Obama sings the White House blues
US President Barack Obama was left singing the blues with artists including Mick Jagger after a night of music at the White House.
The East Room of the White House was transformed into an intimate blues club for a concert featuring blues all-stars of the past, present and future - and the president himself.
The surprise performance by Mr Obama came at the end of the playlist when the blues ensemble was singing Sweet Home Chicago, the blues anthem of Mr Obama's home town.
Buddy Guy prodded the president, saying he had heard that Mr Obama sang part of an Al Green tune recently, and adding: "You gotta keep it up."
Then Jagger handed over the mic, and Mr Obama seemed compelled to comply. "Come on, baby don't you want to go," the president sang out twice, before handing off the mic to BB King momentarily, and then taking it back to tack on Sweet Home Chicago at the end.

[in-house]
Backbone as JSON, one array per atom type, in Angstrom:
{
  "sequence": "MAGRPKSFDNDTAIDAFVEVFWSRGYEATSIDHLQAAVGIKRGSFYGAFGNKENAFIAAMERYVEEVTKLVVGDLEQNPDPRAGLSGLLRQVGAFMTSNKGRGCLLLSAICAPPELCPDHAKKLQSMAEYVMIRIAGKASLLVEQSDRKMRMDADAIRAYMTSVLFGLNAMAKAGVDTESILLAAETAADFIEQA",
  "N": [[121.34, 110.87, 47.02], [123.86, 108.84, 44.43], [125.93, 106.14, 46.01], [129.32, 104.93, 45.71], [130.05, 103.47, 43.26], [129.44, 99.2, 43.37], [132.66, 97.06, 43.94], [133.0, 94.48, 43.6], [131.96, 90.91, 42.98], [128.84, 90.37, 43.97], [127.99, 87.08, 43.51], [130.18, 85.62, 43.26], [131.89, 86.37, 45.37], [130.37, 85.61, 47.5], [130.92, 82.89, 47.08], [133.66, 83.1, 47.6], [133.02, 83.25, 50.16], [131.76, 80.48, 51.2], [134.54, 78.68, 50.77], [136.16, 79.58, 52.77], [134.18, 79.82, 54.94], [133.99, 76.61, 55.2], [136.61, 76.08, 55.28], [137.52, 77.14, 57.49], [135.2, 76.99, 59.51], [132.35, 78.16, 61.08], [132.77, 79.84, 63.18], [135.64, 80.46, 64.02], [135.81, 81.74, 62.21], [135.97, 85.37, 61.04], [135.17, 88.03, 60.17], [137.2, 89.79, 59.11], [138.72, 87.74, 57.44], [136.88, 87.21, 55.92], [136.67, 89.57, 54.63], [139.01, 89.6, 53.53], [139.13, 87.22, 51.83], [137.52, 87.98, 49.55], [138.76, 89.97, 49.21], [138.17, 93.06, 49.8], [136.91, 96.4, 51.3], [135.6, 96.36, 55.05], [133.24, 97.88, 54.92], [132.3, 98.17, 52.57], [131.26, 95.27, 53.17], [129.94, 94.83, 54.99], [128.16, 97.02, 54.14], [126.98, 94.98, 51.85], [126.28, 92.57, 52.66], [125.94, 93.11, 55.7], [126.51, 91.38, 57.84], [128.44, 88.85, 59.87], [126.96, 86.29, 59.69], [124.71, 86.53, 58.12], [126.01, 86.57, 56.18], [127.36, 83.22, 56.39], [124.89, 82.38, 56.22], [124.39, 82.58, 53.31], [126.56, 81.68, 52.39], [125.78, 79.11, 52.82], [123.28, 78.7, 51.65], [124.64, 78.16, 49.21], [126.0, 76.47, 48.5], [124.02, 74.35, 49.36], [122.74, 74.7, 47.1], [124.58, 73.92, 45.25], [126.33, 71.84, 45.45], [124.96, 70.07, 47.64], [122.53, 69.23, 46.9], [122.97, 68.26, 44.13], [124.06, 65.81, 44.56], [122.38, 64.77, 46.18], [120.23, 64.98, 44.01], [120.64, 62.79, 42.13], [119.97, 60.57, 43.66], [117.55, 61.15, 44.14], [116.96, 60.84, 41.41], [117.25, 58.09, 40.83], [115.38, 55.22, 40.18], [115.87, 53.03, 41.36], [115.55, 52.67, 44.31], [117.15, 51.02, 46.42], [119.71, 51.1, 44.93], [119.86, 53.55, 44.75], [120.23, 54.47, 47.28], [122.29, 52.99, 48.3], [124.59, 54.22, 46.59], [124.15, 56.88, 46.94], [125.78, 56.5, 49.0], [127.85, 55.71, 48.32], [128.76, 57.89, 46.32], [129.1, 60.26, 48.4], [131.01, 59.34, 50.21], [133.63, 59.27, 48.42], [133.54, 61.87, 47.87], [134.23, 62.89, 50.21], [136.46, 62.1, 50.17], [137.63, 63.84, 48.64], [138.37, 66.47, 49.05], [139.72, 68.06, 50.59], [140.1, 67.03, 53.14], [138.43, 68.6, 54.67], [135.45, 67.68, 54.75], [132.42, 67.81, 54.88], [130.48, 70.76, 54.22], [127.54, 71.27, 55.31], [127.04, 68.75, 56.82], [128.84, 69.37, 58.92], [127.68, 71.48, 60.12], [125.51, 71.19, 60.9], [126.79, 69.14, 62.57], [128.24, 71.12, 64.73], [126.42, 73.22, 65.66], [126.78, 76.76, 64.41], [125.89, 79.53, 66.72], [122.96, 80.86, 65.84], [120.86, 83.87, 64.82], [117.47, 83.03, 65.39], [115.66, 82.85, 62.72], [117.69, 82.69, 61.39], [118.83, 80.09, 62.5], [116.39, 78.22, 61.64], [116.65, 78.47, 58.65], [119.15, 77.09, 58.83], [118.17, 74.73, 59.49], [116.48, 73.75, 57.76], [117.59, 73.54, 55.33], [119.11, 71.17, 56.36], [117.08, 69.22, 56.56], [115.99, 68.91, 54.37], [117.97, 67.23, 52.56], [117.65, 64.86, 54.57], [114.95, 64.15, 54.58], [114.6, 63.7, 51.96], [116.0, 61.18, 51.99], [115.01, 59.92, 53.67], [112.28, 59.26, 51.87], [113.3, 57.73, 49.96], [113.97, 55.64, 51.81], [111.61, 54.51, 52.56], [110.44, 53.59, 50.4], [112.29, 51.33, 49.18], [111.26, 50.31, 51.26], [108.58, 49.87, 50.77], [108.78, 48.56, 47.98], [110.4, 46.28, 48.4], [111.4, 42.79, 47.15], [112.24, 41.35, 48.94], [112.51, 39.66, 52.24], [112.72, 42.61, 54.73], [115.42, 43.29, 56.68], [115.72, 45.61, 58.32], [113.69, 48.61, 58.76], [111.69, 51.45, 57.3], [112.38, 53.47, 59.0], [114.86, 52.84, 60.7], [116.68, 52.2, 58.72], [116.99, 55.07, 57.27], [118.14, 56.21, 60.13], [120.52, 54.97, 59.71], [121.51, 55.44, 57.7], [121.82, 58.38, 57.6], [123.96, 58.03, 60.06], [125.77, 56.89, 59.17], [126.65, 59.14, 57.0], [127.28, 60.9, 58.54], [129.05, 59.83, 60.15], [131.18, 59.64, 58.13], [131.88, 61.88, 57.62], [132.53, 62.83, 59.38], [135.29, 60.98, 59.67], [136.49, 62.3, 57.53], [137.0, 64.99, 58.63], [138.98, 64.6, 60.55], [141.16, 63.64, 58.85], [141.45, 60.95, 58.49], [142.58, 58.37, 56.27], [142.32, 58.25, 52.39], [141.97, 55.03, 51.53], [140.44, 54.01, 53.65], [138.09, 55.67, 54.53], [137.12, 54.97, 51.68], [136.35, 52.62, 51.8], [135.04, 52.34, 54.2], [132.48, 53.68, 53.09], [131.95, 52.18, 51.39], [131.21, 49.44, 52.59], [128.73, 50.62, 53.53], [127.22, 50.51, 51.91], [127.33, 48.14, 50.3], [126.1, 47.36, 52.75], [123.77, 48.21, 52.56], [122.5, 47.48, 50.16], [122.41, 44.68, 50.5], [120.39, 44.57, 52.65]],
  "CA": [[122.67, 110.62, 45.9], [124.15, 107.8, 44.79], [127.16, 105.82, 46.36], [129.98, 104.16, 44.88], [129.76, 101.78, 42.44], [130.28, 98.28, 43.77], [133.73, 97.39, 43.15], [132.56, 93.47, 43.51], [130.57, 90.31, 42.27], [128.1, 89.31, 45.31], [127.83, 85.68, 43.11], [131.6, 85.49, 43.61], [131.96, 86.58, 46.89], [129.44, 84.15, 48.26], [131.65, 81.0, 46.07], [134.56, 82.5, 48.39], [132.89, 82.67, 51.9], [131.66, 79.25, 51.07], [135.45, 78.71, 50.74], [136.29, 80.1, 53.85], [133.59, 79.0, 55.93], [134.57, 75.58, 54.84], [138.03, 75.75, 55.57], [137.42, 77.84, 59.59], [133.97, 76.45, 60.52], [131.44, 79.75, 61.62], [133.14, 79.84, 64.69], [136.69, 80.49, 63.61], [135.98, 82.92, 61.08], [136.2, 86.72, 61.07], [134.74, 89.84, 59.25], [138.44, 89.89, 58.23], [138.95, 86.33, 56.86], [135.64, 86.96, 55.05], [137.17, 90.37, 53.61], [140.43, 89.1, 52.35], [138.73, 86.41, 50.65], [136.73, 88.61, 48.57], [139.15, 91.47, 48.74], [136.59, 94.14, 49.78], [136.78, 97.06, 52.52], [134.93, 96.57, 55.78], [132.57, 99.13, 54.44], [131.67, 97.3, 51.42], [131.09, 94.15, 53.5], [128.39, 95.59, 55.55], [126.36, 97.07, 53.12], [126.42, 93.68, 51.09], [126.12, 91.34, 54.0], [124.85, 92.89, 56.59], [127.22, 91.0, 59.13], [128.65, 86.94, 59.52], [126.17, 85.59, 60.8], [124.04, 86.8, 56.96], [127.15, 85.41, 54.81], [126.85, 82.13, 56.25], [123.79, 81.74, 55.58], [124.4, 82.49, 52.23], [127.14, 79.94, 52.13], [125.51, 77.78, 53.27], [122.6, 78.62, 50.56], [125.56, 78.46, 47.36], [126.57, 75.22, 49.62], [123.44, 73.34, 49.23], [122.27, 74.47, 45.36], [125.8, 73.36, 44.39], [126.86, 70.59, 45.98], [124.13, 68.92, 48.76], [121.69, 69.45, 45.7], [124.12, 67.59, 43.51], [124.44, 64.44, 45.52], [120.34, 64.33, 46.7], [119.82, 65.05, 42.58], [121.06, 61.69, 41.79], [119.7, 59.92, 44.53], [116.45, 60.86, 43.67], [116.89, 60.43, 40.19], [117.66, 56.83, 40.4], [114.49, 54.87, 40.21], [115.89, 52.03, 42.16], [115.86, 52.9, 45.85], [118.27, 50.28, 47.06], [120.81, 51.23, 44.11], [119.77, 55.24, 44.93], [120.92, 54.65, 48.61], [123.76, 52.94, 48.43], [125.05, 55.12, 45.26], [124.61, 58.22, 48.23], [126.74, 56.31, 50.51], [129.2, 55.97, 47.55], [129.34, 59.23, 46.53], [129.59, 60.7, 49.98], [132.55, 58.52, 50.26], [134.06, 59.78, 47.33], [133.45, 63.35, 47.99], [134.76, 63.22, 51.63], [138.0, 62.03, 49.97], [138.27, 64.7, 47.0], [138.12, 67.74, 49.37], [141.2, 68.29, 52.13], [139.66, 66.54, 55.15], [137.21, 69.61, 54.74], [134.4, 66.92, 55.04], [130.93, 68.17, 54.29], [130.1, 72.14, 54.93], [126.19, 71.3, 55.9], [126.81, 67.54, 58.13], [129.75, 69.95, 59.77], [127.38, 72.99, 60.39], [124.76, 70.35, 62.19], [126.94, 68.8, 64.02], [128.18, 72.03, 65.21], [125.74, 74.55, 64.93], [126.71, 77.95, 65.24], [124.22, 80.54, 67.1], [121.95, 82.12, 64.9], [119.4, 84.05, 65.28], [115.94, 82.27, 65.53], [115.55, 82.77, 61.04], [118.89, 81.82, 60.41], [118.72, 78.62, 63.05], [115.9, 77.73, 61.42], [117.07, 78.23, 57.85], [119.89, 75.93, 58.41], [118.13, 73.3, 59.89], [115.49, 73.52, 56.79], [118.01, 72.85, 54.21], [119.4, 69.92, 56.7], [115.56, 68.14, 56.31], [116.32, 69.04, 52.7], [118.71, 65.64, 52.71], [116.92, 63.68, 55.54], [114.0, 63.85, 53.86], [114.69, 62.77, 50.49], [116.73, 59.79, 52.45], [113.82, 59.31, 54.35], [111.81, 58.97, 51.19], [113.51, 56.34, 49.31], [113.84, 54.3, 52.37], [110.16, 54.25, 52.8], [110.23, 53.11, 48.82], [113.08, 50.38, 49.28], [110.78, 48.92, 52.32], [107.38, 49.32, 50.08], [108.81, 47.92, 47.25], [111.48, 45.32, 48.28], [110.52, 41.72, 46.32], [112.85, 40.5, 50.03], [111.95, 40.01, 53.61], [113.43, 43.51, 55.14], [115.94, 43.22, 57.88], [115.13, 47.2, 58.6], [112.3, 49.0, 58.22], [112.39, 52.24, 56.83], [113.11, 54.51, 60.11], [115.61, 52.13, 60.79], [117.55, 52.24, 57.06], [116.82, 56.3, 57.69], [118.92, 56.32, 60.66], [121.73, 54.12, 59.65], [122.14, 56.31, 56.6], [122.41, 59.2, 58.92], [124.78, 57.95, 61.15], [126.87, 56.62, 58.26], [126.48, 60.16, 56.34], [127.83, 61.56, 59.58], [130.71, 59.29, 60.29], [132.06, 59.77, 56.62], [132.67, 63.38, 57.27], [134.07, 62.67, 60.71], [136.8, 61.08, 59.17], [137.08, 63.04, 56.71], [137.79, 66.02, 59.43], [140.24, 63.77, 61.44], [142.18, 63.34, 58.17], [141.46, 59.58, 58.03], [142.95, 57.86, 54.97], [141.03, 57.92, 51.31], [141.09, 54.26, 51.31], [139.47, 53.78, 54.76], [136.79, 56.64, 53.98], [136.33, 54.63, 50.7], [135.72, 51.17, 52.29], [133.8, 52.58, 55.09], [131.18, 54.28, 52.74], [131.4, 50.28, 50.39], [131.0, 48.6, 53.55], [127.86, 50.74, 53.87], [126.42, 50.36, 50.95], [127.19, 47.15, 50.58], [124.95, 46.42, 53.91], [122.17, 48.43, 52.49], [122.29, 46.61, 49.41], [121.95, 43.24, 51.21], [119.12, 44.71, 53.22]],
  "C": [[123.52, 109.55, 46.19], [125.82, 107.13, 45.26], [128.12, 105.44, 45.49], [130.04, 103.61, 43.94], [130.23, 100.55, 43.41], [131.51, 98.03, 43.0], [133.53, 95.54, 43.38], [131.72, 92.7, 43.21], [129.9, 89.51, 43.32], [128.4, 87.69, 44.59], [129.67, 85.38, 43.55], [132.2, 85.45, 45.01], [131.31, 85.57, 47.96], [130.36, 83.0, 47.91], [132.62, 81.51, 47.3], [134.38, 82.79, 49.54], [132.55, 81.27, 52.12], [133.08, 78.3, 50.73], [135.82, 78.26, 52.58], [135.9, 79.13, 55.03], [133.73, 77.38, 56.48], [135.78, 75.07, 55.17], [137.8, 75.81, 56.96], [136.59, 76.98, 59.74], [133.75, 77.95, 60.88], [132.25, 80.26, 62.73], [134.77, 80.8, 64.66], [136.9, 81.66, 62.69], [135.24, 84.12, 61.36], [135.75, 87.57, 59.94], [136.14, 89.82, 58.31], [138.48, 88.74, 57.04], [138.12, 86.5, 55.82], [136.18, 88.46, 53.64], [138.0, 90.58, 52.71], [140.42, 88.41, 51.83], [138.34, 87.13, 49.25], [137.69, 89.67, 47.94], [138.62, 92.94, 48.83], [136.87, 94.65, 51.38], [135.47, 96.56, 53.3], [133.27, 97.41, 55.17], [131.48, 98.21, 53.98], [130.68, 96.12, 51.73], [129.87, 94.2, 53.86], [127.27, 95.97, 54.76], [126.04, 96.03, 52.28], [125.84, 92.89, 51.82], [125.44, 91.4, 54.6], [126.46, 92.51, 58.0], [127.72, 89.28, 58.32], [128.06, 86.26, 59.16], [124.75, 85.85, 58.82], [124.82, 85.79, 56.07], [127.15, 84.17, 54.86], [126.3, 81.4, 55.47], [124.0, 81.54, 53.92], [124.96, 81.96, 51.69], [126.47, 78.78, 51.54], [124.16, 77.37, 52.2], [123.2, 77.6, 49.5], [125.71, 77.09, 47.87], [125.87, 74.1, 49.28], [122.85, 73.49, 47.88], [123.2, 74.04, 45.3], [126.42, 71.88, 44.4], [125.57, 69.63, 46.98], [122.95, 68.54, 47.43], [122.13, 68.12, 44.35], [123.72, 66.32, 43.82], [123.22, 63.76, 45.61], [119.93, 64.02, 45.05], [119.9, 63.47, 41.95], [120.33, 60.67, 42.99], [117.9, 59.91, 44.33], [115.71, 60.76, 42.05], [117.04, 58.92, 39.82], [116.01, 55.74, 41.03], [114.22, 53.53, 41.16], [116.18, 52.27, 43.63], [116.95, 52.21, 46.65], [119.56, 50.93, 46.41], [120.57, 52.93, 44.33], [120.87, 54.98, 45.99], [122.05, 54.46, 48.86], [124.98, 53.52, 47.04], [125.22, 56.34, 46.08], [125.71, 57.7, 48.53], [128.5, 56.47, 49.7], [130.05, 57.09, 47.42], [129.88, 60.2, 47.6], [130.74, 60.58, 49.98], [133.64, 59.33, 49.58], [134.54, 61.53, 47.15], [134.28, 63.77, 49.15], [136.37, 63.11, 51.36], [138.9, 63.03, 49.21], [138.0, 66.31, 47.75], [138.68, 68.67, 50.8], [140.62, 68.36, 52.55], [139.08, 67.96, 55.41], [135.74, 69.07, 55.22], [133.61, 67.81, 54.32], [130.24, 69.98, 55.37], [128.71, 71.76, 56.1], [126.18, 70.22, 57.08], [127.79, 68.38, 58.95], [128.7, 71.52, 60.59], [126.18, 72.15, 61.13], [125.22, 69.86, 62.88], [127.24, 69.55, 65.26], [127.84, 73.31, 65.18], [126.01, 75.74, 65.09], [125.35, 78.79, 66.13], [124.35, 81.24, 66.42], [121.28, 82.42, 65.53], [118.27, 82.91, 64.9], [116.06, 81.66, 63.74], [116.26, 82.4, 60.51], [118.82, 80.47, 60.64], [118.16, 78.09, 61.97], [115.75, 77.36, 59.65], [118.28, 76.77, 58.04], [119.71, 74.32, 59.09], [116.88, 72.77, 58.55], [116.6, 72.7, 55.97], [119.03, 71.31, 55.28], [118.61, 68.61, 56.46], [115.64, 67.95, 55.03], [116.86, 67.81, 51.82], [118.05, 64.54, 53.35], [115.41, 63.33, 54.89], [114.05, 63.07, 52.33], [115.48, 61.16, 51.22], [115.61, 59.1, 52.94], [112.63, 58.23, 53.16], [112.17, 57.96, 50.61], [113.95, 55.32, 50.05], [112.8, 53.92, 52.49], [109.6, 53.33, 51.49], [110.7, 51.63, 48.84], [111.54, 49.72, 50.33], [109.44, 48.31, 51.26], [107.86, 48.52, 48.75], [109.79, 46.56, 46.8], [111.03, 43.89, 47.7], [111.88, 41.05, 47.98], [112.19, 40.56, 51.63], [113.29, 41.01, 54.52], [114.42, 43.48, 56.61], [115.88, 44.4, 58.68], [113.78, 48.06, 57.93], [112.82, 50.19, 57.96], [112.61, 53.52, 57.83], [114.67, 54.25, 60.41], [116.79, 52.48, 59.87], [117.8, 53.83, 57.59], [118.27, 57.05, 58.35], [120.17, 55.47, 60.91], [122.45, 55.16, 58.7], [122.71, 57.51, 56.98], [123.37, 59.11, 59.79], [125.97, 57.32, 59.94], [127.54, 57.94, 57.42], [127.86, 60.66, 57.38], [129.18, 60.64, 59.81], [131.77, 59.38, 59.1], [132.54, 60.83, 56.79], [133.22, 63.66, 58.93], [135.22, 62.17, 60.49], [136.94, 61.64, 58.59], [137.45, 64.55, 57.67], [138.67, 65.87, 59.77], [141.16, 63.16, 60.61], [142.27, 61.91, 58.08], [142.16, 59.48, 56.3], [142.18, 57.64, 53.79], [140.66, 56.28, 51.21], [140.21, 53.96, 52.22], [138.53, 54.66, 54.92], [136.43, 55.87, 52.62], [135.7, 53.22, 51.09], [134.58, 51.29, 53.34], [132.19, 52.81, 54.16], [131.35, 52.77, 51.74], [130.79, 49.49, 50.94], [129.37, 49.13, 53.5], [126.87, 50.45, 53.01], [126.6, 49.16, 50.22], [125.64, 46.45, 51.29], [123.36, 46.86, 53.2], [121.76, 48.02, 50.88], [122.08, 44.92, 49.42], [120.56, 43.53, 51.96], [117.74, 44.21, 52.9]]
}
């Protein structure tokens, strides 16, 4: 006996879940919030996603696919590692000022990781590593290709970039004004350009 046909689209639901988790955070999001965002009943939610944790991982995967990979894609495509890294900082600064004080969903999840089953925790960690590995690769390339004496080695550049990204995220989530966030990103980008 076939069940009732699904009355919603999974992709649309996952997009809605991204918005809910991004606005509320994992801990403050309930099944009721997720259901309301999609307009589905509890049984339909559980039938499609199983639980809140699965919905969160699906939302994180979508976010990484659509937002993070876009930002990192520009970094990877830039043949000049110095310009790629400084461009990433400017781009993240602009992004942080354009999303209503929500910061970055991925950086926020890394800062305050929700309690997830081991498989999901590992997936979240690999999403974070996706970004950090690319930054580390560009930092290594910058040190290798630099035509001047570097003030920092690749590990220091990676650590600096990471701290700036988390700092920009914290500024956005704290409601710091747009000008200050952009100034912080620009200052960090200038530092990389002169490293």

That was how Mr Obama ended the night.
"This music speaks to something universal," Mr Obama declared. "No one goes through life without both joy and pain, triumph and sorrow. The blues gets all of that, sometimes with just one lyric or one note."
King, 86, arrived in a wheelchair but rose tall to kick off the night with a raucous Let the Good Times Roll, quickly joined by other members of the ensemble. And he followed with The Thrill is Gone. From there, Mr Obama and his wife, Michelle, were swaying in their seats and singing along to an all-hits playlist including St James Infirmary and Let Me Love You.
Jeff Beck slowed things down with an instrumental Brush With the Blues, as anticipation built for the arrival of Jagger, who did not disappoint.
The long-time Rolling Stones frontman delivered on I Can't Turn You Loose and then teamed up with Beck on Commit a Crime. Jagger got the President and his wife up out of their seats, swaying and clapping to the music, and picked up the pace with Miss You, performed with Shemekia Copeland and Susan Tedeschi.